In 1991 Martin briefly returned to writing novels, and began what would eventually turn into his epic fantasy series, A Song of Ice and Fire (ostensibly inspired by the Wars of the Roses and Ivanhoe), which will run to seven volumes. The first volume A Game of Thrones was published in 1996. In November 2005, A Feast for Crows, the fourth book in this series, became The New York Times #1 Bestseller and also achieved #1 ranking on The Wall Street Journal bestseller list. In addition, in September 2006 A Feast for Crows was nominated for both a Quill award, and the British Fantasy Award.[4] The series has received praise from authors, readers and critics alike.

HBO Productions purchased the television rights for the entire A Song of Ice and Fire series in 2007. The first season of Games of Thrones began on April 17, 2011, running weekly for ten, hour-long episodes; it is based on the first novel in the series. During the run-up period in the months before the first season premiered, numerous advance trailers and behind-the-scenes short features were shown on HBO and made available at various Internet sites. This was part of HBO's extensive media blitz promoting their most expensive premium cable series to date, estimated to have cost more than 60 million dollars for the first season.[5] On Sunday April 3, 2011, two weeks before the premiere of the series, HBO showed the first fourteen minutes of the first hour-long episode, ratcheting-up further expectations for the new series. Two days after its premiere on Sunday April 17, 2011, HBO announced that Game of Thrones had been renewed for a second season, following universally positive reviews and an initial viewership of 4.2 million for its three evening showings.

In 2003 Fantasy Flight Games released the board game "The Game Of Thrones" and in 2010 "The Battles of Westeros," a miniatures board game based on the battles depicted in the "A Song of Ice and Fire" series. Additional games and related products continue to be published.

Martin has been a college instructor in journalism (in which he holds a master's degree) and when he was younger a chess tournament director. In his spare time he collects medieval-themed miniatures, reading and collecting science fiction, fantasy, and horror books, and treasuring his still-growing comics collection, which includes the first issues of Marvel's "silver age" Spider-Man and Fantastic Four.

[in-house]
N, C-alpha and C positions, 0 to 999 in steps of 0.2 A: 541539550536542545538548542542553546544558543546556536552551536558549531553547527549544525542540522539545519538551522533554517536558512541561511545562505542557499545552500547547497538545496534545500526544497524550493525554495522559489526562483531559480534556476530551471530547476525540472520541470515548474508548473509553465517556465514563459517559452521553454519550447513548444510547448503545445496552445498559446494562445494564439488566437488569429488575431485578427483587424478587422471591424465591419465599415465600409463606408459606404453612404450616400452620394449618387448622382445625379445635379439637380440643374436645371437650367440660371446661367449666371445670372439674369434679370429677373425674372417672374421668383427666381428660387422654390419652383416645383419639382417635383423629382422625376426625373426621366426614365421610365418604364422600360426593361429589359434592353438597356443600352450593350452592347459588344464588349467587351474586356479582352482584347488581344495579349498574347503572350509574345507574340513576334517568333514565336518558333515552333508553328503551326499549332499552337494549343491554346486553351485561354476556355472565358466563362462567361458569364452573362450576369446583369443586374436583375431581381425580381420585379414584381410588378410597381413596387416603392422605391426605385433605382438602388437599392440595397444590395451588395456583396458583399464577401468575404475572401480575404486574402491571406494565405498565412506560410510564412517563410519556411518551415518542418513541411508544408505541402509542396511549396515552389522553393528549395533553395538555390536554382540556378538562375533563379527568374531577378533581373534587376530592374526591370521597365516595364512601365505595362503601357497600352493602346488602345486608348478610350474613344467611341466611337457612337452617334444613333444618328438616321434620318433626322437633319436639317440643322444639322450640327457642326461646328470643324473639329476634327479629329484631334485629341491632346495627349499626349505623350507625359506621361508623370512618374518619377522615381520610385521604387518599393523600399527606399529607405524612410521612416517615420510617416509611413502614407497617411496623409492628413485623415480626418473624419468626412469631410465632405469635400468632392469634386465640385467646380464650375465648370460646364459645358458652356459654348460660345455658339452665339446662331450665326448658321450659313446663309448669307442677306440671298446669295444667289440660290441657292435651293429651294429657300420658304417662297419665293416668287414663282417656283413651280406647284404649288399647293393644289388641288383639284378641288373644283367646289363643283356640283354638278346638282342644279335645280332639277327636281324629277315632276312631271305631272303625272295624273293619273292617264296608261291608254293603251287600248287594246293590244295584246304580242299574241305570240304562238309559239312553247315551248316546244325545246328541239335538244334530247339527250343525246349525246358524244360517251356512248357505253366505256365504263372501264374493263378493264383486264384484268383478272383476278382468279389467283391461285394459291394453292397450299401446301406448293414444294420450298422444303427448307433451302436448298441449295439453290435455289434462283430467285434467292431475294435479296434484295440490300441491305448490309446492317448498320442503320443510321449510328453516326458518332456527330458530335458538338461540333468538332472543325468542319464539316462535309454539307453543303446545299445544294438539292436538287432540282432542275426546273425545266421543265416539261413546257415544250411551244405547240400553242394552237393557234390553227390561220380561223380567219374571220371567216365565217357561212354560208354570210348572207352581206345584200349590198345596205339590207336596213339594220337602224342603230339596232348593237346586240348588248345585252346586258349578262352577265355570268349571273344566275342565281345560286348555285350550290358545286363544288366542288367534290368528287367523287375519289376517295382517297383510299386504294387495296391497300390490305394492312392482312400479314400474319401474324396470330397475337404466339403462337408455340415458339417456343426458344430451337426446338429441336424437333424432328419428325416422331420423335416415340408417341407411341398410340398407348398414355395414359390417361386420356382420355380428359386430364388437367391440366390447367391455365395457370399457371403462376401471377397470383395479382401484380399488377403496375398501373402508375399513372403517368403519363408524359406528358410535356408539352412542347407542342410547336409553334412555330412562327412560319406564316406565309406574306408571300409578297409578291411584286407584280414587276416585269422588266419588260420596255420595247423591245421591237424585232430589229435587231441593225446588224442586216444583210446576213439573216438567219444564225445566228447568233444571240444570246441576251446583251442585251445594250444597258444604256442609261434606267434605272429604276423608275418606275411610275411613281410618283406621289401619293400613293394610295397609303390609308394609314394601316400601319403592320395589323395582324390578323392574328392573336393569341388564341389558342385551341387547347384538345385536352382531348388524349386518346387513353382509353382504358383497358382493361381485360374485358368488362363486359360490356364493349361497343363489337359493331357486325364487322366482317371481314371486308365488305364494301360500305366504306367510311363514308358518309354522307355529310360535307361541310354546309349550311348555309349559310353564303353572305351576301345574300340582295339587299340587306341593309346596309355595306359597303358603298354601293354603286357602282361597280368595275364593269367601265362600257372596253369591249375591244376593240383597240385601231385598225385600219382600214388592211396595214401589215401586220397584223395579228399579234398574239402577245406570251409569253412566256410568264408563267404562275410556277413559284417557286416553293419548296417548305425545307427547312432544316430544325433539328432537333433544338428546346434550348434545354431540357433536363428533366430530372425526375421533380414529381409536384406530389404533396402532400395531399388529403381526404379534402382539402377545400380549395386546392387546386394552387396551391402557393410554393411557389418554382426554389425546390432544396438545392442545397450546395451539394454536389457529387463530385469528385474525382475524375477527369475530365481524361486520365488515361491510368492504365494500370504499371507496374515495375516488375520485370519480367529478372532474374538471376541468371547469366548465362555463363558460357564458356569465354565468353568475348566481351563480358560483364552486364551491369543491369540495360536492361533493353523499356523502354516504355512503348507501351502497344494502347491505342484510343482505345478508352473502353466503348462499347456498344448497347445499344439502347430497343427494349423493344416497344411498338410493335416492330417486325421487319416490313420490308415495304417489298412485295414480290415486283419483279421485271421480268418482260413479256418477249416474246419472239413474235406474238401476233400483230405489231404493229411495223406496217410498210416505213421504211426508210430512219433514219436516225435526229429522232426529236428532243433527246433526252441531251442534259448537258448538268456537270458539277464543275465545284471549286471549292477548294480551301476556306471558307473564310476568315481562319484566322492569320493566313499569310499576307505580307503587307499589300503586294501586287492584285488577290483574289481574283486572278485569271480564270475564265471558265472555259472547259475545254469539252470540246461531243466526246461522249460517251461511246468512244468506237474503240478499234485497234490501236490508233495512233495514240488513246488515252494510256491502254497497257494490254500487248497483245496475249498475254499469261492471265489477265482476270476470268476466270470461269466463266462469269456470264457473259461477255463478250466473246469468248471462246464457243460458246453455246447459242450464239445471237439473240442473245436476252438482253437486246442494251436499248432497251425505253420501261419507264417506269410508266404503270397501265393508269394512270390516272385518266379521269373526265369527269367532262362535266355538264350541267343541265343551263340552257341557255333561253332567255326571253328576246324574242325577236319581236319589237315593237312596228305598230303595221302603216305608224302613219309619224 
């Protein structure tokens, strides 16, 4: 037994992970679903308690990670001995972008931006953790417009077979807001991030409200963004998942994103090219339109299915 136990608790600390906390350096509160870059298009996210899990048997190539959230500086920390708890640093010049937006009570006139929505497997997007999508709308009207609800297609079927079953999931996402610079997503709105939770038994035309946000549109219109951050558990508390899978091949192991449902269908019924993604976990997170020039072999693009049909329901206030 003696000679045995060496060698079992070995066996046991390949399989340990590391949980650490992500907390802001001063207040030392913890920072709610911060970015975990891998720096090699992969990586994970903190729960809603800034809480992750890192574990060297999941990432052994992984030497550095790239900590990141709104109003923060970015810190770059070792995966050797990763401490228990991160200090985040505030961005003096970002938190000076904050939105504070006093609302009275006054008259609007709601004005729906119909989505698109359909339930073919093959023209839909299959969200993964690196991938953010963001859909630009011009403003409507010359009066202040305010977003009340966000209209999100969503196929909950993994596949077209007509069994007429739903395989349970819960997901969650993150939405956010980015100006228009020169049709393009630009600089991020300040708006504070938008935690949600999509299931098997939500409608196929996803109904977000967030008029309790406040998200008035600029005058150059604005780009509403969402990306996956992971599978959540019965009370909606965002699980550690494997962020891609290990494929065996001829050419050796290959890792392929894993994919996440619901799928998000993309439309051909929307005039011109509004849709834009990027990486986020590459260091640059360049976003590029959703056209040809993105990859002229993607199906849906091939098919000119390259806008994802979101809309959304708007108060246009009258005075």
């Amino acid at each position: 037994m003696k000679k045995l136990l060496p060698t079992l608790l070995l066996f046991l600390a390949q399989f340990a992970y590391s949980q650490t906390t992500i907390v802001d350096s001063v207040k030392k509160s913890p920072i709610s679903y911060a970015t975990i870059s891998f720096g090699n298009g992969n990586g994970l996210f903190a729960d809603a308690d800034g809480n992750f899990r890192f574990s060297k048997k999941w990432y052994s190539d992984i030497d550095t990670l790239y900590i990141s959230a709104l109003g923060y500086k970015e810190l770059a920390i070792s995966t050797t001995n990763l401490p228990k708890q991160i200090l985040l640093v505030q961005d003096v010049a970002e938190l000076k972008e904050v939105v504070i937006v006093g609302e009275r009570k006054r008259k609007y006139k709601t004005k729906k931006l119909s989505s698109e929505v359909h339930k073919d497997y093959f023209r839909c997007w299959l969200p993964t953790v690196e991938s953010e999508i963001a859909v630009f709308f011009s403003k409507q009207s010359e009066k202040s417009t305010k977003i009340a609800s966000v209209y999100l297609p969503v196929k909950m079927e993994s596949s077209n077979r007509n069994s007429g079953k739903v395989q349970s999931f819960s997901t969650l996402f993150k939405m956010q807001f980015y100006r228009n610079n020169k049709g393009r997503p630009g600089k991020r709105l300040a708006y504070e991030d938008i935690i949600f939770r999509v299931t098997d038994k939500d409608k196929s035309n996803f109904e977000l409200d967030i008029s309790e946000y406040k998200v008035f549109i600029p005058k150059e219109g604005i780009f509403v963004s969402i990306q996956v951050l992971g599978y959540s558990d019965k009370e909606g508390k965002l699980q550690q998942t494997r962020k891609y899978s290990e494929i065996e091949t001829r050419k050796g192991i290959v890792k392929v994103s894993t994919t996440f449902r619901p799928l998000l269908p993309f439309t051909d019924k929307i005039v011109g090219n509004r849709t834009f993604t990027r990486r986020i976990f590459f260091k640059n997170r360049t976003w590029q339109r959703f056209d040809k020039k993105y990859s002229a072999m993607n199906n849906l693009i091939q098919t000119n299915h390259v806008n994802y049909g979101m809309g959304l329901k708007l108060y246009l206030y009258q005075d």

On February 15, 2011 Martin was married to his longtime paramour Parris McBride during a small ceremony at their Santa Fe, New Mexico home. The couple exchanged custom made, Celtic-inspired wedding rings made for them by local artisans. Area friends were in attendance and helped them celebrate the occasion.On August 19, 2011, they held a larger wedding ceremony and reception at Renovation, the 69th World Science Fiction Convention, in Reno for their larger circle of friends within the fantasy and science fiction fields.

A Song of Ice and Fire

Main article: A Song of Ice and Fire

In 1991 Martin briefly returned to writing novels, and began what would eventually turn into his epic fantasy series, A Song of Ice and Fire (reportedly inspired by the Wars of the Roses and Ivanhoe), which will run to at least seven volumes. The first volume A Game of Thrones was published in 1996. In November 2005, A Feast for Crows, the fourth book in this series, became The New York Times #1 Bestseller and also achieved #1 ranking on The Wall Street Journal bestseller list. In addition, in September 2006, A Feast for Crows was nominated for both a Quill Award and the British Fantasy Award.[6] The fifth book, A Dance with Dragons, was published in July 2011, quickly becoming a huge international bestseller, including a #1 ranking on the New York Times Bestseller list and many others. The series has received critical praise from authors, readers, and critics alike.

HBO series production

Main article: Game of Thrones

During completion of A Dance with Dragons and other projects, George R. R. Martin was also heavily involved in the production of a television series adaptation of the A Song of Ice and Fire books named after the first book, A Game of Thrones. Martin's involvement included the selection of a production team and participation in scriptwriting; he is listed in the opening credits as an executive producer of the series.